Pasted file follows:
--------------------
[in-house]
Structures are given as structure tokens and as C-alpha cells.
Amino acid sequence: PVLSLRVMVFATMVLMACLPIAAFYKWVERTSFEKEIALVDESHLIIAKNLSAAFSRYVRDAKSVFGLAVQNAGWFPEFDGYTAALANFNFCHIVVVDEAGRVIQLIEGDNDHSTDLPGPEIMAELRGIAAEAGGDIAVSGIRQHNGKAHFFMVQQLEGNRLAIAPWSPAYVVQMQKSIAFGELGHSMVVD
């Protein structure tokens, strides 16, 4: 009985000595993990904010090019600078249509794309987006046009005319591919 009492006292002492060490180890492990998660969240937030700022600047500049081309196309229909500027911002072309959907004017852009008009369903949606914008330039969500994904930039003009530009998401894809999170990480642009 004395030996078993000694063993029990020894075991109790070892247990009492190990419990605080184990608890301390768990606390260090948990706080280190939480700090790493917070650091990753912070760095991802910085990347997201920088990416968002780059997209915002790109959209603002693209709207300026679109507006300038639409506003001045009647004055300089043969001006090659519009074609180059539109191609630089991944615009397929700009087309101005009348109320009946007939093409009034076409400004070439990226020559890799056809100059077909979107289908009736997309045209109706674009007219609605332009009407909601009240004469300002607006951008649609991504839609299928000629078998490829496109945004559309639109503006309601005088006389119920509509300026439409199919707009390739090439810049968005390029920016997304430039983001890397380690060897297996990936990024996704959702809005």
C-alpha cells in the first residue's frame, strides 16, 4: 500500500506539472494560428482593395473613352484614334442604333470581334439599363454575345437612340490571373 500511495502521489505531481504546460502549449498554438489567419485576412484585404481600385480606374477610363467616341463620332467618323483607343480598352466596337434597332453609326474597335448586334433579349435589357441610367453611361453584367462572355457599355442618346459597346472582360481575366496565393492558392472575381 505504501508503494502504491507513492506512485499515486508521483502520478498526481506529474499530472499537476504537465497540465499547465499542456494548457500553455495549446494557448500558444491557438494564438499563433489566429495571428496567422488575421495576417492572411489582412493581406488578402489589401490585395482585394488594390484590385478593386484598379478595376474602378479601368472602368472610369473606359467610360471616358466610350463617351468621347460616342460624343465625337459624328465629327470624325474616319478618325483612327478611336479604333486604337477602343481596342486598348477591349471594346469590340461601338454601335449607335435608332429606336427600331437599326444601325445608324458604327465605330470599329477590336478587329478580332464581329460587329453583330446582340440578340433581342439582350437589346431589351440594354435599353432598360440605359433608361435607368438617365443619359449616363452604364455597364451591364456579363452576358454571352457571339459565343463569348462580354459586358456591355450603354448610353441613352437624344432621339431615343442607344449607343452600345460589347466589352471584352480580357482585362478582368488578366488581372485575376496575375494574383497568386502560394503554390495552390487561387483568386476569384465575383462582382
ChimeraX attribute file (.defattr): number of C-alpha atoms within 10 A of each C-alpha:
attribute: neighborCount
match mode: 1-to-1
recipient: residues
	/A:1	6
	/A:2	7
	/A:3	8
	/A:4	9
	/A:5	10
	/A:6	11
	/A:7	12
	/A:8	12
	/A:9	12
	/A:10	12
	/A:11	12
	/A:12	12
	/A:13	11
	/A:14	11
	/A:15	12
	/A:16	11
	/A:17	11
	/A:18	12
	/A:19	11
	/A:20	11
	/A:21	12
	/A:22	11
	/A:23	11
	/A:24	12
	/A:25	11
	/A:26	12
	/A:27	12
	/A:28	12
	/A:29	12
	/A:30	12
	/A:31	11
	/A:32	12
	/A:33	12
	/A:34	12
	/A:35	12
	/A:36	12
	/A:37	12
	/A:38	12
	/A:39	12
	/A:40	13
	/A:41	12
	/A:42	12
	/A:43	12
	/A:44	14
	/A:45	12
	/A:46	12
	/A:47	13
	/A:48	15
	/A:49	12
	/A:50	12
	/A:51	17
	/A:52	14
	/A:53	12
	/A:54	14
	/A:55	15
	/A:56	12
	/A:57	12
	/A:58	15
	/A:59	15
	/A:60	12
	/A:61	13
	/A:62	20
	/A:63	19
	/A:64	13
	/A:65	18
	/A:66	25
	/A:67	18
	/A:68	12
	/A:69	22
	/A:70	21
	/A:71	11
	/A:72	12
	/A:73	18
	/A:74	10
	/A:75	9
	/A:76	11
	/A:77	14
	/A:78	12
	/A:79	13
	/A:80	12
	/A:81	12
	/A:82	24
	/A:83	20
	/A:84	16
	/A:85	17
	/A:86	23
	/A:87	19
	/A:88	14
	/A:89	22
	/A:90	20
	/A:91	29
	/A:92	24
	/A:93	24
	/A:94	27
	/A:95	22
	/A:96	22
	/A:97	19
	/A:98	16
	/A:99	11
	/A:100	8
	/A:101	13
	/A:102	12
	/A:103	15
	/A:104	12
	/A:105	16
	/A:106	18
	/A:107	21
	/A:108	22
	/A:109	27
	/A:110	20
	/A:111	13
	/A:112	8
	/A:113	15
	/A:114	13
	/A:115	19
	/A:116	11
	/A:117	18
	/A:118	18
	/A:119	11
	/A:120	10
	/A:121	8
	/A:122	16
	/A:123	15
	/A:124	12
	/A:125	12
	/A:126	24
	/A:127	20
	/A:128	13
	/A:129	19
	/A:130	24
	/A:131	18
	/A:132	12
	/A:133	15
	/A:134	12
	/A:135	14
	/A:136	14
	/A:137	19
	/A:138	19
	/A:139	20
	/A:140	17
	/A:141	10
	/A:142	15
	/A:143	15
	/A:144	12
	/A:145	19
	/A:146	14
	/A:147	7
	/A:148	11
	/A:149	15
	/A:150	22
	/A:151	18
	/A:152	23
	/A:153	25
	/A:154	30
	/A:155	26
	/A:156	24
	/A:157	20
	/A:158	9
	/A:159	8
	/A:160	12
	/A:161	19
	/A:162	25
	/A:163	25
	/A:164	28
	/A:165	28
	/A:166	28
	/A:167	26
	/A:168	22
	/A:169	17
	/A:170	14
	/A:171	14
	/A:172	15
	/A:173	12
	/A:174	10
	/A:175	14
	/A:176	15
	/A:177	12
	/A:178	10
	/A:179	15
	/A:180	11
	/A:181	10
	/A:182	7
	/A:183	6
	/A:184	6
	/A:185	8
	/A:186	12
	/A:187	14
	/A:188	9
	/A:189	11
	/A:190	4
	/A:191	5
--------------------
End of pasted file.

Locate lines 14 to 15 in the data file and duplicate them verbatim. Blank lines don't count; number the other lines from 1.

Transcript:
	/A:5	10
	/A:6	11